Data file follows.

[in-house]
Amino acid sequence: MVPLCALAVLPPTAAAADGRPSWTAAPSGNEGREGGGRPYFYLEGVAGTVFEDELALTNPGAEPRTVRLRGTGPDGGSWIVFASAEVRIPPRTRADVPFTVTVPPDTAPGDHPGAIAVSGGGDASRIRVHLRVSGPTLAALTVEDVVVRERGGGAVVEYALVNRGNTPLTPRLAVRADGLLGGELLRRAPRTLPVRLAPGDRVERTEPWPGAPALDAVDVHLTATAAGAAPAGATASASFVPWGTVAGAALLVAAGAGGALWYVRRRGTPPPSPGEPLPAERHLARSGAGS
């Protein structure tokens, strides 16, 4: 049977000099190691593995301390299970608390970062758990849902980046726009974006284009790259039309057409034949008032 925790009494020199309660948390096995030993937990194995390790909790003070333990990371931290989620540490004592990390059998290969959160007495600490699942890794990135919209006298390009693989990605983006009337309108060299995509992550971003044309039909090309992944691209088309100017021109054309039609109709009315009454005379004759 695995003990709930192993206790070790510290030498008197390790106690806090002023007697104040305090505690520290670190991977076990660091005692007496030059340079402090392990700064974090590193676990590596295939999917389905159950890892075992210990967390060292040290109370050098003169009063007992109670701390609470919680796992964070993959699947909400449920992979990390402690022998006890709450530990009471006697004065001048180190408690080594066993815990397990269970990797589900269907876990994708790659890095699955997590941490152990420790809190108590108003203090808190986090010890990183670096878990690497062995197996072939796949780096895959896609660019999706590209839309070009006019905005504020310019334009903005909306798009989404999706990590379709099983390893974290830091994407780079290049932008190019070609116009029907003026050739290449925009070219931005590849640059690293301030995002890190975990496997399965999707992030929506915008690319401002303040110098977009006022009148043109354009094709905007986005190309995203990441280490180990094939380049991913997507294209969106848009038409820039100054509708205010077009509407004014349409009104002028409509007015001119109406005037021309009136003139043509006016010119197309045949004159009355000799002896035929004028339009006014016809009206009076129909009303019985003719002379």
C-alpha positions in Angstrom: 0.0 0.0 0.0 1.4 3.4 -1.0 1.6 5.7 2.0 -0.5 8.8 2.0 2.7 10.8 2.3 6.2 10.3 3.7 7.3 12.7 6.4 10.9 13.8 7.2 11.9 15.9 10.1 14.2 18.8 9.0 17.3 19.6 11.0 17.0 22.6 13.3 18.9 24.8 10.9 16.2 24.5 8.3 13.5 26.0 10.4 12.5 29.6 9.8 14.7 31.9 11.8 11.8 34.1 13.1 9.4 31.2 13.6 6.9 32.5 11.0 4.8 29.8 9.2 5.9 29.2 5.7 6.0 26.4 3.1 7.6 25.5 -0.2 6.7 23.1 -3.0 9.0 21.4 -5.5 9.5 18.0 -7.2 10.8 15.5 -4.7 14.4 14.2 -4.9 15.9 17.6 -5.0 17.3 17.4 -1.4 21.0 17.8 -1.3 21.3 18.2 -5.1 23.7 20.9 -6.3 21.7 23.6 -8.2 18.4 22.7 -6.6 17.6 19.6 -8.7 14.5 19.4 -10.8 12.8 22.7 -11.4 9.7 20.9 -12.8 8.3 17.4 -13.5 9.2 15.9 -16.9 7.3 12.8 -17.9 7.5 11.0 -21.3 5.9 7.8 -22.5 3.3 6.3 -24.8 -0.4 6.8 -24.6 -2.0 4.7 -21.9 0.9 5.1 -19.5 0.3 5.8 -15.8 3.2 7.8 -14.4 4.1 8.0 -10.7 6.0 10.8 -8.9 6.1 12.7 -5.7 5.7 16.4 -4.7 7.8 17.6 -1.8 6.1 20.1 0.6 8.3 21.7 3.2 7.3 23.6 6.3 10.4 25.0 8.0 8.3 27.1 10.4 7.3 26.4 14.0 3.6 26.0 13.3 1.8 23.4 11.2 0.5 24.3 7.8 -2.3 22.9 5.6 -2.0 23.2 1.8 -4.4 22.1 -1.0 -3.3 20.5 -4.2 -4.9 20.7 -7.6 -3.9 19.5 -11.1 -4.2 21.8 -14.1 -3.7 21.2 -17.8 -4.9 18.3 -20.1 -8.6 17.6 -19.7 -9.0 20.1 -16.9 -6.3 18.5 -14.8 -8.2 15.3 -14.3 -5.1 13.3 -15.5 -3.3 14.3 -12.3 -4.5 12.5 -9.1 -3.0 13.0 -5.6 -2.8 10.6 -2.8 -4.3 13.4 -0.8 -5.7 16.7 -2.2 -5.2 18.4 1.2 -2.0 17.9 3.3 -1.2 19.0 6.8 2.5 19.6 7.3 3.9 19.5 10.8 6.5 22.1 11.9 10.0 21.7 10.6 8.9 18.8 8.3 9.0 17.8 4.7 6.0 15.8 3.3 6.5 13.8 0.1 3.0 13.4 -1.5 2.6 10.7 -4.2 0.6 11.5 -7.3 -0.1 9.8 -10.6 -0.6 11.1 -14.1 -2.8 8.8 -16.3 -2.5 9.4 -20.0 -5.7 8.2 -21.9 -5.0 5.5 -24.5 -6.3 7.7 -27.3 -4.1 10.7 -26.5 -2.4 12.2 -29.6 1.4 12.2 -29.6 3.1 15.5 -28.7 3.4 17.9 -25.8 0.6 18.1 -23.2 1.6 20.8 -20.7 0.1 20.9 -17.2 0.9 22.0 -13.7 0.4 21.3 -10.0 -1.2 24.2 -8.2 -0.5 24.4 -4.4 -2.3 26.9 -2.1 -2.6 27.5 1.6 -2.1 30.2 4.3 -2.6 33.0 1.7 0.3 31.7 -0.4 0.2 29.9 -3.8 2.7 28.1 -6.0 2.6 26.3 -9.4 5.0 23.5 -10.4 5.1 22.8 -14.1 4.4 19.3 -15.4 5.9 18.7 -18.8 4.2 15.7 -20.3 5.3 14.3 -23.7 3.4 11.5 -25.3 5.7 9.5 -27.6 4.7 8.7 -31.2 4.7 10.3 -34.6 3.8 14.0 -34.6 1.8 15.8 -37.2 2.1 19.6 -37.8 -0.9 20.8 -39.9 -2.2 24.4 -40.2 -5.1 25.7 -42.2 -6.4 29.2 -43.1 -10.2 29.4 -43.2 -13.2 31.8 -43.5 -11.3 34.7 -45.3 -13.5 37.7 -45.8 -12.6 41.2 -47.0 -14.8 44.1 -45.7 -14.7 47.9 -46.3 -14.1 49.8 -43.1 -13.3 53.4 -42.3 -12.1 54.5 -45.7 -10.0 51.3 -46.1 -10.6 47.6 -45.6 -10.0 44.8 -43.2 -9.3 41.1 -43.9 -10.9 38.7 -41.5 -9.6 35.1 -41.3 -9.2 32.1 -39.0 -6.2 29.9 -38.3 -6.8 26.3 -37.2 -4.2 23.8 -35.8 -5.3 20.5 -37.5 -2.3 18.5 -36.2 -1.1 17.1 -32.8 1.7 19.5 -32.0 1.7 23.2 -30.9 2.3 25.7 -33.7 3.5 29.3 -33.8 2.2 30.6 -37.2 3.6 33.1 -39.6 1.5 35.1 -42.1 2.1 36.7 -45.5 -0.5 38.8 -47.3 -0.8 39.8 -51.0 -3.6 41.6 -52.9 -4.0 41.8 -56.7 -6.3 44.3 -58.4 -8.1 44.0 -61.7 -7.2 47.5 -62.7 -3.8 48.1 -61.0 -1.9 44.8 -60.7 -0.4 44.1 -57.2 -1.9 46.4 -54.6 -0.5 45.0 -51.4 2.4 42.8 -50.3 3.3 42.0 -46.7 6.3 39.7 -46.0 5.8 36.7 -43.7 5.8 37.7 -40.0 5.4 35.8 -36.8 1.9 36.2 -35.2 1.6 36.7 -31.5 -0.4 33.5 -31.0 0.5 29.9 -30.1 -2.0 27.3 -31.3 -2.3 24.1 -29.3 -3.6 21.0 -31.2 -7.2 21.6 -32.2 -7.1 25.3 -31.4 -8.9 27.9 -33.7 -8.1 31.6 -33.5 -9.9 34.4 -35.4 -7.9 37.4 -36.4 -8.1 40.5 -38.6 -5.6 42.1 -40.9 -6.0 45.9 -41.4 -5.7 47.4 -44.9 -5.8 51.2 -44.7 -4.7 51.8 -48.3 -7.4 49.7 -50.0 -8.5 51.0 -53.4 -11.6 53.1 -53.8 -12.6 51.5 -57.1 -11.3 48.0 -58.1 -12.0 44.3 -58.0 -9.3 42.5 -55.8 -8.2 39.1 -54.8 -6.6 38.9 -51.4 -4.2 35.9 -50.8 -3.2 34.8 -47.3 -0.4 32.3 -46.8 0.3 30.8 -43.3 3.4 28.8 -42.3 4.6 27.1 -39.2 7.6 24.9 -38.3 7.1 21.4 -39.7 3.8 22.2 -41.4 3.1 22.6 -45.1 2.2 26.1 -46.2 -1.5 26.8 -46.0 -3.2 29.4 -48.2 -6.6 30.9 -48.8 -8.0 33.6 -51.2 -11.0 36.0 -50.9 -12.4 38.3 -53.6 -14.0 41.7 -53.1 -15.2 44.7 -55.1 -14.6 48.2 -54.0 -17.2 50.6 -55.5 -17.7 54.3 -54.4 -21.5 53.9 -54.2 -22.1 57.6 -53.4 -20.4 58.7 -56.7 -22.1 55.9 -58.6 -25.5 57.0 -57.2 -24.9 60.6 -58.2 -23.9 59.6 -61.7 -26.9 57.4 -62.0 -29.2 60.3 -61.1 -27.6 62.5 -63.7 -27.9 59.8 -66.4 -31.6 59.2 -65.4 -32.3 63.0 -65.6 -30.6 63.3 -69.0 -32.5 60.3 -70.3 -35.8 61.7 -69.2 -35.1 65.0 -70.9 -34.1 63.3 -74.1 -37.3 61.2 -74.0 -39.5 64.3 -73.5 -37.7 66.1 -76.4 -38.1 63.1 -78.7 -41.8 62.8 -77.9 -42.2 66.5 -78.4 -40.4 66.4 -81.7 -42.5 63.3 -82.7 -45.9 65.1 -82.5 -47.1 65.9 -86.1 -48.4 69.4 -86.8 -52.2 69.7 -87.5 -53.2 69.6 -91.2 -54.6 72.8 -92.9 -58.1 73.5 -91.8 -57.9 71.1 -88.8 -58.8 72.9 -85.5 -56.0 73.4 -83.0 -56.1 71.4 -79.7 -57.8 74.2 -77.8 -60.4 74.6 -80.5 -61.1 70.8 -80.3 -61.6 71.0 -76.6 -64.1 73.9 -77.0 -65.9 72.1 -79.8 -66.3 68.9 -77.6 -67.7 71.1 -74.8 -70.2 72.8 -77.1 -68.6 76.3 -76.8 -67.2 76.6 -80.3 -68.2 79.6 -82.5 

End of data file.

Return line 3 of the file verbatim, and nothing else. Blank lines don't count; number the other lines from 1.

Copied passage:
């Protein structure tokens, strides 16, 4: 049977000099190691593995301390299970608390970062758990849902980046726009974006284009790259039309057409034949008032 925790009494020199309660948390096995030993937990194995390790909790003070333990990371931290989620540490004592990390059998290969959160007495600490699942890794990135919209006298390009693989990605983006009337309108060299995509992550971003044309039909090309992944691209088309100017021109054309039609109709009315009454005379004759 695995003990709930192993206790070790510290030498008197390790106690806090002023007697104040305090505690520290670190991977076990660091005692007496030059340079402090392990700064974090590193676990590596295939999917389905159950890892075992210990967390060292040290109370050098003169009063007992109670701390609470919680796992964070993959699947909400449920992979990390402690022998006890709450530990009471006697004065001048180190408690080594066993815990397990269970990797589900269907876990994708790659890095699955997590941490152990420790809190108590108003203090808190986090010890990183670096878990690497062995197996072939796949780096895959896609660019999706590209839309070009006019905005504020310019334009903005909306798009989404999706990590379709099983390893974290830091994407780079290049932008190019070609116009029907003026050739290449925009070219931005590849640059690293301030995002890190975990496997399965999707992030929506915008690319401002303040110098977009006022009148043109354009094709905007986005190309995203990441280490180990094939380049991913997507294209969106848009038409820039100054509708205010077009509407004014349409009104002028409509007015001119109406005037021309009136003139043509006016010119197309045949004159009355000799002896035929004028339009006014016809009206009076129909009303019985003719002379």